Negotiations with the IRA took years and were not always smooth. For many years the group refused to dismantle its paramilitary wing, leading at times to the suspension of the cease-fire and to renewed bombings and violence. It was only last October, fifteen months after the IRA declared an end to its armed campaign and pledged to seek to achieve its goals “through exclusively peaceful means,” that a government commission declared that the group had undergone a “transformation” and fully renounced terrorism. Meanwhile, Sinn Féin became a leftist, grassroots political party that in 2002, during Ireland’s last parliamentary elections, won 6.5 percent of the vote, and it also holds 24 of the 108 seats in the Northern Ireland Assembly.

No perfect political parallel can be drawn between Islamic groups like Hamas and Hezbollah and the IRA, but Augustus Norton, the adviser to the Iraq Study Group, believes there are enough similarities to merit study. “It’s imagined that Islamic groups are esoteric and exotic, and don’t conform to the behavior of other groups in other settings,” he said. “But that assumption skews the debate and should be turned on its head. Unlike the millenarian aims of Osama bin Laden, [political Islamists] have goals that are in many ways pragmatic and even prosaic, and they are amenable to reasonable solutions and compromise.”

It’s too bad that people continue to portray the problems in the Middle East as a battle between homicidal Arabs and besieged Israelis. Here’s one example: Jeffrey Goldberg has a story in The Atlantic’s May issue that begins: “In early August of 2006, four weeks after the Lebanese Shiite group Hezbollah, which has as its goal the physical elimination of Israel (and the ancillary ambition of murdering, whenever practicable, Jews elsewhere in the world), killed three Israeli soldiers and kidnapped two more in a cross-border raid, Israel found itself in an exceedingly disagreeable position.”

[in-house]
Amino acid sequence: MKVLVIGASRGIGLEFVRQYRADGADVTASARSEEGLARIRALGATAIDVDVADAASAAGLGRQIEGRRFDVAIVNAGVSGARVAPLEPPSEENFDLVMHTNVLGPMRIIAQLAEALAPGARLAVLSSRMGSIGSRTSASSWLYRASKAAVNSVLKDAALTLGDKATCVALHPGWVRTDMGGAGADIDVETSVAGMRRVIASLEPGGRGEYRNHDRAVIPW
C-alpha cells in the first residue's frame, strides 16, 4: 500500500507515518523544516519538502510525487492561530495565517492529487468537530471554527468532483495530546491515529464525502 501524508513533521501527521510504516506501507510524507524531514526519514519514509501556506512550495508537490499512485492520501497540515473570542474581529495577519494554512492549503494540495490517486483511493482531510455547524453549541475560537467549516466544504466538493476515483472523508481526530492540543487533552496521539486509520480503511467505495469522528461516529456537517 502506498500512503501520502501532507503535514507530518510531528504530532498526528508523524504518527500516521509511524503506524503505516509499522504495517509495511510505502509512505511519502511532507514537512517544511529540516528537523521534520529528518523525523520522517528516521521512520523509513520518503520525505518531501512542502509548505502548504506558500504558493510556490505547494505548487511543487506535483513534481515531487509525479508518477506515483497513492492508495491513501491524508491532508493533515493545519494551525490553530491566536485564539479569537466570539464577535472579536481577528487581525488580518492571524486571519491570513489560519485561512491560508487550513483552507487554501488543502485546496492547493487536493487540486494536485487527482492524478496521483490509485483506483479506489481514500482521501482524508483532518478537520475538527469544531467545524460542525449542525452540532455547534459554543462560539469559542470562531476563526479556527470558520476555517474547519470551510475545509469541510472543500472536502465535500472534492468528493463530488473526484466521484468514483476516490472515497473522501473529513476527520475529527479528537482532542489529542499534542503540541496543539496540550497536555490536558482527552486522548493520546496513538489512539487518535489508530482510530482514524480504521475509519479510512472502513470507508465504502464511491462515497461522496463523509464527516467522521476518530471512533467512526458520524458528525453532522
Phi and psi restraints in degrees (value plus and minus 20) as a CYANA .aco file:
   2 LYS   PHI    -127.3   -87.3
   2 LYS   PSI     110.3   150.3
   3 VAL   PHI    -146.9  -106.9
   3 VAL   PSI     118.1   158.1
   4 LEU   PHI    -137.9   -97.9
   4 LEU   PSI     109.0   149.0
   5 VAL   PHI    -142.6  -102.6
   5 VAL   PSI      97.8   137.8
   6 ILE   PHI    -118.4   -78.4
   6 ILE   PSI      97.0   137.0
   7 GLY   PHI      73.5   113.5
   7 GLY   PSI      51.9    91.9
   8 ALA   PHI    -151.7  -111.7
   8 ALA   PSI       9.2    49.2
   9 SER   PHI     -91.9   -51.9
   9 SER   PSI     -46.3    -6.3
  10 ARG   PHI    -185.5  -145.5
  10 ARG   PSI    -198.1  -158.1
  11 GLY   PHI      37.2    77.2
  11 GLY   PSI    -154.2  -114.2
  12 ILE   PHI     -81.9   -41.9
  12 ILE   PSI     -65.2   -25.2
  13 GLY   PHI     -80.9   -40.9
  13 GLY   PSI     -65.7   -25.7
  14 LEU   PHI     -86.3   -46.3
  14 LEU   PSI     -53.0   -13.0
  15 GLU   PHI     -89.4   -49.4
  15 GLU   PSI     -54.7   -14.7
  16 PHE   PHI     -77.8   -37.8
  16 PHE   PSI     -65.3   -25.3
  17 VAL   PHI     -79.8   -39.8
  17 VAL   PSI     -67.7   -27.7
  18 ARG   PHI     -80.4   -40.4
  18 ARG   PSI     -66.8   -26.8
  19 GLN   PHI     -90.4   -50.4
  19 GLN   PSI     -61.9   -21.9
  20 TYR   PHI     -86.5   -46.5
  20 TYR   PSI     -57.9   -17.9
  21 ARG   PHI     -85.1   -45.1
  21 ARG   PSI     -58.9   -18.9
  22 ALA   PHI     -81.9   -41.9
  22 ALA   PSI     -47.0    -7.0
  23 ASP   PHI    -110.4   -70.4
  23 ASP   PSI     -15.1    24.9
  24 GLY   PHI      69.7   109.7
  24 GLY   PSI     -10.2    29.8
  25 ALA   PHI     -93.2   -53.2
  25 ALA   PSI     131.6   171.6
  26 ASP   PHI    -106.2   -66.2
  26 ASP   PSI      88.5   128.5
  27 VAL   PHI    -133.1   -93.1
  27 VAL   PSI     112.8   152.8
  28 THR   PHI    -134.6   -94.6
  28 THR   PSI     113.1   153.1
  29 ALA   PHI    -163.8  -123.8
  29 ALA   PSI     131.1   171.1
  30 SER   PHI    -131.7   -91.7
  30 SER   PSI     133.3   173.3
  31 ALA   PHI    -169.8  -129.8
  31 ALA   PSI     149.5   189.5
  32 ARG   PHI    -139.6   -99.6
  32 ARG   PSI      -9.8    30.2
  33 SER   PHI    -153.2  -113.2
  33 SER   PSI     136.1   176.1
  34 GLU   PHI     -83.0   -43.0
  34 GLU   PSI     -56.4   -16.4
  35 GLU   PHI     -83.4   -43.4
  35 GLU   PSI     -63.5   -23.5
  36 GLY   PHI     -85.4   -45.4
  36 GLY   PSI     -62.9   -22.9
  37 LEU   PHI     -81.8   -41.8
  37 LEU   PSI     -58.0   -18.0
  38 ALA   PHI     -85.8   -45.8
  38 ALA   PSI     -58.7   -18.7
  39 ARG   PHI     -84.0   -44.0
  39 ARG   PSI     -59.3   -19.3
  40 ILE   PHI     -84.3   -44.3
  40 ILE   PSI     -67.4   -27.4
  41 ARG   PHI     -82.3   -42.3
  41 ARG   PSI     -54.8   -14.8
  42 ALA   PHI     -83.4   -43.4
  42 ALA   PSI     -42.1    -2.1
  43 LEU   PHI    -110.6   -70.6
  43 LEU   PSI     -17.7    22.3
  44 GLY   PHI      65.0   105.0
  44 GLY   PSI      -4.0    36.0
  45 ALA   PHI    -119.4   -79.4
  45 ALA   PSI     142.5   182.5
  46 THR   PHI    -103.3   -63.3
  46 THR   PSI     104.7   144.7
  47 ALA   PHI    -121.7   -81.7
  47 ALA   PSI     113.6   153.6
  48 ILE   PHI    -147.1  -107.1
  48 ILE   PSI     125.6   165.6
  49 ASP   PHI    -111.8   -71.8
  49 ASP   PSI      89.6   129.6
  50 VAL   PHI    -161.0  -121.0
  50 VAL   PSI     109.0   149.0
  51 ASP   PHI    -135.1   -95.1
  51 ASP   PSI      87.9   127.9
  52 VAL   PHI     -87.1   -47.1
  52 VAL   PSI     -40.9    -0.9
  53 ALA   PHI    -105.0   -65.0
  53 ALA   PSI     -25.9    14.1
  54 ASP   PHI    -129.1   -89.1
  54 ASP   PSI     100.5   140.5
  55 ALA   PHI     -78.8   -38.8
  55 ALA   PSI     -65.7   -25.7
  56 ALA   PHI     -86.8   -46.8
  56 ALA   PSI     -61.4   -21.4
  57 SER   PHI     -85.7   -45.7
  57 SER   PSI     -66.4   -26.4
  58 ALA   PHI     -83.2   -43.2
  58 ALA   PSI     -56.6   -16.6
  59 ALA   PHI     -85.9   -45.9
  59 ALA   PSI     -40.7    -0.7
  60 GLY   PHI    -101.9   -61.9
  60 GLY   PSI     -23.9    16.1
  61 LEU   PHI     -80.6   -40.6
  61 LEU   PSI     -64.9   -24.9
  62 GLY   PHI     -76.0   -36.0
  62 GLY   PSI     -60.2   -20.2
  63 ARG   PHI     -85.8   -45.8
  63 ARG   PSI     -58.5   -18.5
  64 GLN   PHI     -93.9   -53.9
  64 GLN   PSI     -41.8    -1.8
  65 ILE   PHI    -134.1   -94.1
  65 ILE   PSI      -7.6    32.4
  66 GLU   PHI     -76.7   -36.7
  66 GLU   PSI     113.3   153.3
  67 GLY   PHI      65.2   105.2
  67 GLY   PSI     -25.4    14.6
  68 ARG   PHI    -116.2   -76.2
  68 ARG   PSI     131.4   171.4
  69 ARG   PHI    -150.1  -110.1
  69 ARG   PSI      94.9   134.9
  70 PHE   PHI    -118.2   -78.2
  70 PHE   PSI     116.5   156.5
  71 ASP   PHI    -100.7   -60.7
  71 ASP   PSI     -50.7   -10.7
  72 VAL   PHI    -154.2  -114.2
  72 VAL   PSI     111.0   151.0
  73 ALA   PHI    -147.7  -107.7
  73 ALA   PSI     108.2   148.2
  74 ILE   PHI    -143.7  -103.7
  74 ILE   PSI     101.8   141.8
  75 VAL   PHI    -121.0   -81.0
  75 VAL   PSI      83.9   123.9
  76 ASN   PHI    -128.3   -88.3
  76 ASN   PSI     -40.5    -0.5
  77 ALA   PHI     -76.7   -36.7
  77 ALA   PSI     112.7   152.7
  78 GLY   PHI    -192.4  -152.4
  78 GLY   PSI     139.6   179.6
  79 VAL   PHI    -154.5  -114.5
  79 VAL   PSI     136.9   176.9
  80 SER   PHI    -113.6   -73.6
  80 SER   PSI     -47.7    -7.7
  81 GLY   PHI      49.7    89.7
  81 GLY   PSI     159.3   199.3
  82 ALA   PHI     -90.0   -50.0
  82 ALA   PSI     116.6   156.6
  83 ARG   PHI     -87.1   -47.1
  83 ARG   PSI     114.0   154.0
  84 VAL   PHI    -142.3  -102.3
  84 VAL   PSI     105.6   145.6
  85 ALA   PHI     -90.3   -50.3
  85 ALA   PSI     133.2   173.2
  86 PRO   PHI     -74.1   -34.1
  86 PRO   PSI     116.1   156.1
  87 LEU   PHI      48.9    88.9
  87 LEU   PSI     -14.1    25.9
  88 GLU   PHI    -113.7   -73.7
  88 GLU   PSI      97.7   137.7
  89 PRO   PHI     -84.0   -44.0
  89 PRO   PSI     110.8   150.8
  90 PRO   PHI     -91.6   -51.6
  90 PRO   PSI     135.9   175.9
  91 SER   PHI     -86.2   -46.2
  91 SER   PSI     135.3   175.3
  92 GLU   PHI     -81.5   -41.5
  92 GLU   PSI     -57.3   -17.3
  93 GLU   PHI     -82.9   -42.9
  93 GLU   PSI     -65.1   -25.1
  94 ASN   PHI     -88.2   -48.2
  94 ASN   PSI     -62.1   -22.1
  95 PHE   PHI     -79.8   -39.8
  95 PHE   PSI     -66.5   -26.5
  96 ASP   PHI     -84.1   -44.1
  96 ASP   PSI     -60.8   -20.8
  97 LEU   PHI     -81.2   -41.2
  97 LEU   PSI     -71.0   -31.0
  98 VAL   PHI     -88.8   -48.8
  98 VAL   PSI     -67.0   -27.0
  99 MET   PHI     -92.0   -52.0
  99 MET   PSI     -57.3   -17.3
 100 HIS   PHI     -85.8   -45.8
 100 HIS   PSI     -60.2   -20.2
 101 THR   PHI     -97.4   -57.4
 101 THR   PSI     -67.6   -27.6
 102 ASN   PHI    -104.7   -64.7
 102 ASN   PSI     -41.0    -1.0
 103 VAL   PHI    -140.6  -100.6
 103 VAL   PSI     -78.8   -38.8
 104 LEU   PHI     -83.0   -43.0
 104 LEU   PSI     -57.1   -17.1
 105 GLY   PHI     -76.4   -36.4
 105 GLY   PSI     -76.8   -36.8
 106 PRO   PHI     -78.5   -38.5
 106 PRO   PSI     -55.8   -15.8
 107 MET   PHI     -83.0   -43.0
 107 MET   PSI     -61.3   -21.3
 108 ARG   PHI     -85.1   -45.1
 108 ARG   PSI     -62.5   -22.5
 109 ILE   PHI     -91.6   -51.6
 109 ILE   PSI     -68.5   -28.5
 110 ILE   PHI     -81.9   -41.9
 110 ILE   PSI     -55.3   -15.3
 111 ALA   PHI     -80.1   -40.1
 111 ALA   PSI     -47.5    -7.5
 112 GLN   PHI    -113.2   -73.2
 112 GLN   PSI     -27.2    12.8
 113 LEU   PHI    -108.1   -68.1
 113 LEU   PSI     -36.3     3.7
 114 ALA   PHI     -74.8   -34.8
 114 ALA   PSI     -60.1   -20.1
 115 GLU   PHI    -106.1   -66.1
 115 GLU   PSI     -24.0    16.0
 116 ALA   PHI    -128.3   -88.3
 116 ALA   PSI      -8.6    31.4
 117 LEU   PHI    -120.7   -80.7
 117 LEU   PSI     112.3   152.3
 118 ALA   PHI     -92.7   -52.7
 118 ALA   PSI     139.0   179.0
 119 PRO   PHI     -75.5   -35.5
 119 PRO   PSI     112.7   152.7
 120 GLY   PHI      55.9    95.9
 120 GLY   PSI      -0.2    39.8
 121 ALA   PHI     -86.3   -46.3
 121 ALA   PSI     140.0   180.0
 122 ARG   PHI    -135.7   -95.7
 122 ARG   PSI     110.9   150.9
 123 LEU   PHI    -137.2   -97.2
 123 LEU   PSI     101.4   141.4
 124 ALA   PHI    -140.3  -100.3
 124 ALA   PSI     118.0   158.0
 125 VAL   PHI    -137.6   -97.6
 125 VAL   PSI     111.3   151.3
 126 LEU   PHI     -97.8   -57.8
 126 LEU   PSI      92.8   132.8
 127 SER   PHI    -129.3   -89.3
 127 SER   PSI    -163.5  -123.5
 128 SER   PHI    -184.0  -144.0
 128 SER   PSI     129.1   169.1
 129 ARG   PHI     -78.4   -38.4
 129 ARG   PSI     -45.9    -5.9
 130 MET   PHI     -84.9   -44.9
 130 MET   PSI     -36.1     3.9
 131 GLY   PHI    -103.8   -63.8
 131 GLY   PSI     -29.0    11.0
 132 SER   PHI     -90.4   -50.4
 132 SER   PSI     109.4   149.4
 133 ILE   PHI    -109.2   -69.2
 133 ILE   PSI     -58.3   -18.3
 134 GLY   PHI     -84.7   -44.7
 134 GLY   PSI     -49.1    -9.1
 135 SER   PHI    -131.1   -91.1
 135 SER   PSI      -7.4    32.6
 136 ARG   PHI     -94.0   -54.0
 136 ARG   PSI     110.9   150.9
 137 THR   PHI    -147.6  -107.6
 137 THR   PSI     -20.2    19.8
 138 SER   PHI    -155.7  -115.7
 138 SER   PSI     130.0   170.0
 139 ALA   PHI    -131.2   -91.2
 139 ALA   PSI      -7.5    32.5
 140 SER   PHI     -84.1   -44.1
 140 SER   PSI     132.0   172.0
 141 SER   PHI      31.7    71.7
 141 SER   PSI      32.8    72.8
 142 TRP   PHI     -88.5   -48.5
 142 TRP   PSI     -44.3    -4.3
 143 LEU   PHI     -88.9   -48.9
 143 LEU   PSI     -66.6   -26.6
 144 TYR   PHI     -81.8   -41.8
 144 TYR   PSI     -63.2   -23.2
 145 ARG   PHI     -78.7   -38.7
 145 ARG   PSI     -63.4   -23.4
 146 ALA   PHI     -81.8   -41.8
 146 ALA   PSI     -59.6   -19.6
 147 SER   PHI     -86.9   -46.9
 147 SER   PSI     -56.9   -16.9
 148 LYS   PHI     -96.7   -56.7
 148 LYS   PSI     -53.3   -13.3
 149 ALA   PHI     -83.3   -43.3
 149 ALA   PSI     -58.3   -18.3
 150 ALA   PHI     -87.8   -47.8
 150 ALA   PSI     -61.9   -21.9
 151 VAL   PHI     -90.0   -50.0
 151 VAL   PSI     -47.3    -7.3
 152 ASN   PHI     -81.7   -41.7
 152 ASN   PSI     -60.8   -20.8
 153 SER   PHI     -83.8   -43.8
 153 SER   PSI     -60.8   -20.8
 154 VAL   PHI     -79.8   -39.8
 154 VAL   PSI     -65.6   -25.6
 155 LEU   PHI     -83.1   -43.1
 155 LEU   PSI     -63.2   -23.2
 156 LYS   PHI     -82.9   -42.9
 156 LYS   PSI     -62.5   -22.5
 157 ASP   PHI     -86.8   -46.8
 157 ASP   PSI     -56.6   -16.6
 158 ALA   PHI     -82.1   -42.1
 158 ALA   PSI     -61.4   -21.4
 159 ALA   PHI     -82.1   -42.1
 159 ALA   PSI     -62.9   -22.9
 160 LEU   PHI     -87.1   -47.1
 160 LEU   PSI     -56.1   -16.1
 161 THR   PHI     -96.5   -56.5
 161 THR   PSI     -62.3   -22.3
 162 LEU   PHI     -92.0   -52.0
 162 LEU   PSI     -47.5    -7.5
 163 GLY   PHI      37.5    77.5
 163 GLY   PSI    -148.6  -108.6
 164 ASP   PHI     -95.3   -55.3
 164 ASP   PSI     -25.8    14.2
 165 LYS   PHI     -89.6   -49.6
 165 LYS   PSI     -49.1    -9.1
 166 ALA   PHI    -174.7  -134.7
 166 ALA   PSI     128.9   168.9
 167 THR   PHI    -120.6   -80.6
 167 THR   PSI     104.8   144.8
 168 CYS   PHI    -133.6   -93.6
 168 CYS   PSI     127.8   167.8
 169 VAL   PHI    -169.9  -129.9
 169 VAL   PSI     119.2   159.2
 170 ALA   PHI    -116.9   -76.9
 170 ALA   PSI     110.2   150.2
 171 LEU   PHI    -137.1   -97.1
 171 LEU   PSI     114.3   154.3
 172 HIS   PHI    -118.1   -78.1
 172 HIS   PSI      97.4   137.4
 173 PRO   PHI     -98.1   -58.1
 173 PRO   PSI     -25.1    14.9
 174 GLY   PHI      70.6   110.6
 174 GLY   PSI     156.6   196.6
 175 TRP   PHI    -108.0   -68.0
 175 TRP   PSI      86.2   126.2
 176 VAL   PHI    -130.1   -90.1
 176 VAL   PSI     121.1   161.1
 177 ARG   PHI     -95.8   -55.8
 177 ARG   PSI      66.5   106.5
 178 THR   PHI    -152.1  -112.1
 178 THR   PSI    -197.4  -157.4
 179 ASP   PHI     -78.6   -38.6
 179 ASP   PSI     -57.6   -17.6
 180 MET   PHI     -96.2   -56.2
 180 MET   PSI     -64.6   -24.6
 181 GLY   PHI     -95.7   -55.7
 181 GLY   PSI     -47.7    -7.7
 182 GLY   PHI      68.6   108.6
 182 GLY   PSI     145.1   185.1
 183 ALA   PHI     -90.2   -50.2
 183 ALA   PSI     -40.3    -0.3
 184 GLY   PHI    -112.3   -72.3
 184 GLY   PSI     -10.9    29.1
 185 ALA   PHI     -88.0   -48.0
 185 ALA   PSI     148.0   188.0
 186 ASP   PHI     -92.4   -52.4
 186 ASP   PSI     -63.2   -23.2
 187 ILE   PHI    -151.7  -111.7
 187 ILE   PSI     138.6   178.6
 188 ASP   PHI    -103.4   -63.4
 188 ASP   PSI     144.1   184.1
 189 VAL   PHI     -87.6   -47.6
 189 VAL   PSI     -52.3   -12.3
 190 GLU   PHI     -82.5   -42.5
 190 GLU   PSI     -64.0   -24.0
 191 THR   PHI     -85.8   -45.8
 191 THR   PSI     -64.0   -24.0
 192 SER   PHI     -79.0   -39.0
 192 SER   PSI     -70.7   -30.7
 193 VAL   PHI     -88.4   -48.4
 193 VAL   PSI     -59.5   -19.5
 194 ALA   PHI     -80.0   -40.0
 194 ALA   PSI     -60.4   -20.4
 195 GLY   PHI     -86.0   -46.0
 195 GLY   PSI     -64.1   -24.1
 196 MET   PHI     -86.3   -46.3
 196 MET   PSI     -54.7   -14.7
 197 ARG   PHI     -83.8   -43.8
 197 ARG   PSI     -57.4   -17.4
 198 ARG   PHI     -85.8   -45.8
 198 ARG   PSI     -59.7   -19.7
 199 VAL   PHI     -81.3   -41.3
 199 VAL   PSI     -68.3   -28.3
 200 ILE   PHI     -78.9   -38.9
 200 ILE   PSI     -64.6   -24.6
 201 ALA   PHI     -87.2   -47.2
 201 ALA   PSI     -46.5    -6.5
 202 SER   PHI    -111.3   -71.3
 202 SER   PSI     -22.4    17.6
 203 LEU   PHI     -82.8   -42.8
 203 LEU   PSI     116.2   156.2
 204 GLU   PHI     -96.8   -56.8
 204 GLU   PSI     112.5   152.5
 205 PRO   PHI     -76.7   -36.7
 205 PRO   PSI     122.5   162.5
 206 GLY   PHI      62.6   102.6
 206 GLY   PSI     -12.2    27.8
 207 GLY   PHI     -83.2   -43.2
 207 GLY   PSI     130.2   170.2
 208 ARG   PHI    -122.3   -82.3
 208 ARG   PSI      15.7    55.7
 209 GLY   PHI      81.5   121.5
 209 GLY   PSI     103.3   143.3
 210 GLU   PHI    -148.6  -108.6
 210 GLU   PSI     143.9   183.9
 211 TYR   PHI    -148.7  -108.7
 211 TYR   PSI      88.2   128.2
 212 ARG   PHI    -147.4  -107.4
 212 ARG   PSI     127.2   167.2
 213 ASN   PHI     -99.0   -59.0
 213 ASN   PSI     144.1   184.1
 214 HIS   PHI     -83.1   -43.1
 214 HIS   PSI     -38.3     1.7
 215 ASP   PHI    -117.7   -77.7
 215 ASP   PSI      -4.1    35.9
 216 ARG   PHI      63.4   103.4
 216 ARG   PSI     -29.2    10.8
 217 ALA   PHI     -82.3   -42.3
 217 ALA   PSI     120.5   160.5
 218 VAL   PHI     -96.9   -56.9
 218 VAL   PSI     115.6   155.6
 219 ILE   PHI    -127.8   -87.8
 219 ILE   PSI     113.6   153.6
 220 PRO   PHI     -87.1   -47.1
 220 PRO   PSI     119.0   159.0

It’s hard to get past that first sentence.

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Ashley arrived for her prenatal appointment at Black Hills Obstetrics and Gynecology, in Rapid City, South Dakota, wearing a black zip-up hoodie and Converse sneakers.1 To explain her absence from work that morning — a Tuesday in April 2015 — she had told a co-worker that she was having “female issues.” She was twenty-five years old and eight weeks pregnant. She had been separated from her husband, with whom she had a five-year-old son, for the better part of a year. The guy who’d gotten her pregnant was someone she’d met at the gym, and he’d made it abundantly clear that he wanted nothing more to do with her. Ashley found herself hoping that the doctor would discover some kind of fetal defect, so that her decision would be easier. She glanced across the waiting room at a television playing a birth-control ad and laughed darkly. “Jesus, Lord, it would be so nice if someone just pushed me down a flight of stairs.”

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The baby was due in November, when Ashley, who was a nurse, hoped to be enrolled in a graduate program to become a nurse practitioner. Getting pregnant as a teenager had forced her to put that dream on hold, but she had thought that she was finally ready; she had even submitted her application shortly before the March 15 deadline. For the first time in her adult life, Ashley felt as if her plans were coming together. Then she missed her period.